Today I learned about Intel AI sliders that filter online abuse

Last month, during its virtual GDC presentation, Intel announced Bleep, a new tool on AI technology that it hopes will reduce the amount of toxicity gamers must experience in voice chat. According to Intel, the application “uses AI to detect and edit audio based on user preferences.” The filter works on incoming sound, acting as an additional moderated level that controls the user on top of what the platform or service already offers.

It’s a noble endeavor, but there’s something darkly funny in Bleep’s interface, which details all the different categories of abuse people can encounter online, paired with sliders to control the amount of abuse users want to hear. Categories range from “Aggression” to “LGBTQ + Hate”, “Misogyny”, “Racism and Xenophobia” and “White Nationalism”. There is even an N-word switch. The Bleep page notes that it has not yet entered the public beta, so all of this may change.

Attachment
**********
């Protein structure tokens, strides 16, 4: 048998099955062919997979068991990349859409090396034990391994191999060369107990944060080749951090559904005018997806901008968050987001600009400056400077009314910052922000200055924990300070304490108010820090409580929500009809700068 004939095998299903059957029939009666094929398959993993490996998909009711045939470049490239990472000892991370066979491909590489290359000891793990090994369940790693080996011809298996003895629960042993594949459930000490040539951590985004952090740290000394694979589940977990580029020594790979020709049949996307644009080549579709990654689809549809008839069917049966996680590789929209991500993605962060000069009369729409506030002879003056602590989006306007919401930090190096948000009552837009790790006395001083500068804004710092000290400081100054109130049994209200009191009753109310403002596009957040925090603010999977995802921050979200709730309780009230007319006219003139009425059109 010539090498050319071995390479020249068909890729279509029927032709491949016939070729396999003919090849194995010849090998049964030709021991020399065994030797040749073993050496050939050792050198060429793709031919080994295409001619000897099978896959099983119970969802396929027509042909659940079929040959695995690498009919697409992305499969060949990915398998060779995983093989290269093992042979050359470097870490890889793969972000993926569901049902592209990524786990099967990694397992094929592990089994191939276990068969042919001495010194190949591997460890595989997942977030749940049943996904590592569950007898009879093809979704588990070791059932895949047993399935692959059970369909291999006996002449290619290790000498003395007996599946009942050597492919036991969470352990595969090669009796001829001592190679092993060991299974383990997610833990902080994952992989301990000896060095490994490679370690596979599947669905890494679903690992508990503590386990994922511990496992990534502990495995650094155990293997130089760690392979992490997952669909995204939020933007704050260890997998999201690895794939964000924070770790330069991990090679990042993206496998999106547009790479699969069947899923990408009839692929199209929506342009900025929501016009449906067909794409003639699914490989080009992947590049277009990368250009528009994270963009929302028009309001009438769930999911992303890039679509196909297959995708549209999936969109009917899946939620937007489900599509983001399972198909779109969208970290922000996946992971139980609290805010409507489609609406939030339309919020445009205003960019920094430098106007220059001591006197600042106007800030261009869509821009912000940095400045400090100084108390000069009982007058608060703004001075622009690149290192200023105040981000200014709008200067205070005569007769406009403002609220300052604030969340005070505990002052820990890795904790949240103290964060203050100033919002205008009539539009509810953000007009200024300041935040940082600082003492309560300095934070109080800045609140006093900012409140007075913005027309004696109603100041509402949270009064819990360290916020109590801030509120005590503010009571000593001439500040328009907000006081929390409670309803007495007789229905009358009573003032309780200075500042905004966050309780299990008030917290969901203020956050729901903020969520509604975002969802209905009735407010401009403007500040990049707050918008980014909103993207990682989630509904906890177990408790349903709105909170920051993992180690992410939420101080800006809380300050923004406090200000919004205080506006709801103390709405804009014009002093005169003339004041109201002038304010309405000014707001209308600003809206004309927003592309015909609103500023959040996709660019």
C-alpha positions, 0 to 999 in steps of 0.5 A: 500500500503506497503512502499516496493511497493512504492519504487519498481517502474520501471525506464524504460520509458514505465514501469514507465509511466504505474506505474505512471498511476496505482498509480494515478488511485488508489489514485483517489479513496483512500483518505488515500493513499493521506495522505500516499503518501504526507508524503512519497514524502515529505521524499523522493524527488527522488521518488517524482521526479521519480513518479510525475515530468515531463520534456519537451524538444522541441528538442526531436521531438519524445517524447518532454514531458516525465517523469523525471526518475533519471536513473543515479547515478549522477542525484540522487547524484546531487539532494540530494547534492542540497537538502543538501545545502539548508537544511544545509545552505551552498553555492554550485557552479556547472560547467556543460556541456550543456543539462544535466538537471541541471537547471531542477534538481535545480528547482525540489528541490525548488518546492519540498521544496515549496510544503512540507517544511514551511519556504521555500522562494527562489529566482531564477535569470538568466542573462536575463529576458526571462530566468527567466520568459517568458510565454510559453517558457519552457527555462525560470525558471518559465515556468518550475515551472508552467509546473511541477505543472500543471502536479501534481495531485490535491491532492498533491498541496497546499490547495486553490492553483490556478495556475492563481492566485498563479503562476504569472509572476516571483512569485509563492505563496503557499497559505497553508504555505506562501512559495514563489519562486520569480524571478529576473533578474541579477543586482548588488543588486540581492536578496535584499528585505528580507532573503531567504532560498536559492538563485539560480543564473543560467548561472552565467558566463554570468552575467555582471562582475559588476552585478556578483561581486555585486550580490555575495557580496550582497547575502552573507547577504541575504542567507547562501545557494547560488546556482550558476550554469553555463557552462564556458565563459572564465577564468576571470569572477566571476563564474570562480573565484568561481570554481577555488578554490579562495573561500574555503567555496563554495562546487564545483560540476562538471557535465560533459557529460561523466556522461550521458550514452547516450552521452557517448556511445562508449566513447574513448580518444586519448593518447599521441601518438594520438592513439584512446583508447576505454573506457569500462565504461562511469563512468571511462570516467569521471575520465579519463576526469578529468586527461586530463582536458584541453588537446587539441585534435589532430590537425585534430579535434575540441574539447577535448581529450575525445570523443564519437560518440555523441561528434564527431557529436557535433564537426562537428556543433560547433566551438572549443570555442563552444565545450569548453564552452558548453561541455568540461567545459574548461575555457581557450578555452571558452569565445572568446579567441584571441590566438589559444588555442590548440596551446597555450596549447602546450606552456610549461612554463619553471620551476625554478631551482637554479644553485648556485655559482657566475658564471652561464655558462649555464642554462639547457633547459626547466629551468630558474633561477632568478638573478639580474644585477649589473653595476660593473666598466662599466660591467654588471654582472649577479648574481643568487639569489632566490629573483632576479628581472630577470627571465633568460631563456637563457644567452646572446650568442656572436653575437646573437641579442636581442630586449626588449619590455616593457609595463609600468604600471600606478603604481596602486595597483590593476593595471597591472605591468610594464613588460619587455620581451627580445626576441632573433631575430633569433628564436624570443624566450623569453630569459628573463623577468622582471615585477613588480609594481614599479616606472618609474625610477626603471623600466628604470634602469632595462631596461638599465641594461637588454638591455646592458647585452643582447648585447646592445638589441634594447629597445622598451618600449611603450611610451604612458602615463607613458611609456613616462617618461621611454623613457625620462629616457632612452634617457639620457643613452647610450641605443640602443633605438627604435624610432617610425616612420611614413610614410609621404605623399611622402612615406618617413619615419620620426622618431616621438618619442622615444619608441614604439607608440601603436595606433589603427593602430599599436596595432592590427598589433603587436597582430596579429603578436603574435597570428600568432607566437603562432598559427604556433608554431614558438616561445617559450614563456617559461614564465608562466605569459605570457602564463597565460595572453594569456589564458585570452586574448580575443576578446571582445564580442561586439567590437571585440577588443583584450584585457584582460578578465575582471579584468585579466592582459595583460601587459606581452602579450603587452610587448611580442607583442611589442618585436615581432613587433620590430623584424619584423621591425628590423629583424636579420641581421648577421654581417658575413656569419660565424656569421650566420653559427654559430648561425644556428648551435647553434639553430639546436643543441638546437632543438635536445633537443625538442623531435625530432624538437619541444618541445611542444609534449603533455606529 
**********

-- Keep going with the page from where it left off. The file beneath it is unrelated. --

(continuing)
Filters include “Aggression”, “Misogyny” …
Credit: Intel

… and an “N-word” switch.
File: Intel

With most of these categories, Bleep seems to give users a choice: do you want to filter out any, some, most, or all of this offensive language? Like picking from a buffet of toxic slurry from the Internet, Intel’s interface gives players the ability to inject a bit of aggression or name-calling into their online games.

Bleep has been working for a couple of years – PCMag notes that Intel discussed this initiative back at GDC 2019 – and is working with the software with AI Spirit AI moderation experts. But moderating Internet spaces using artificial intelligence is not an easy feat as platforms like Facebook and YouTube have shown. Although automated systems can recognize directly offensive words, they often do not take into account the context and nuances of certain insults and threats. Online toxicity comes in many forms that are constantly evolving, and which even the most advanced AI moderation systems can be difficult to spot.

“While we recognize that solutions like Bleep don’t erase the problem, we believe it’s a step in the right direction, giving players a tool to control their experience,” Intel’s Roger Chandler said during his GDC demonstration. Intel says it hopes to release Bleep later this year and adds that the technology relies on hardware-accelerated AI speech detection, suggesting that the software can rely on Intel hardware to work.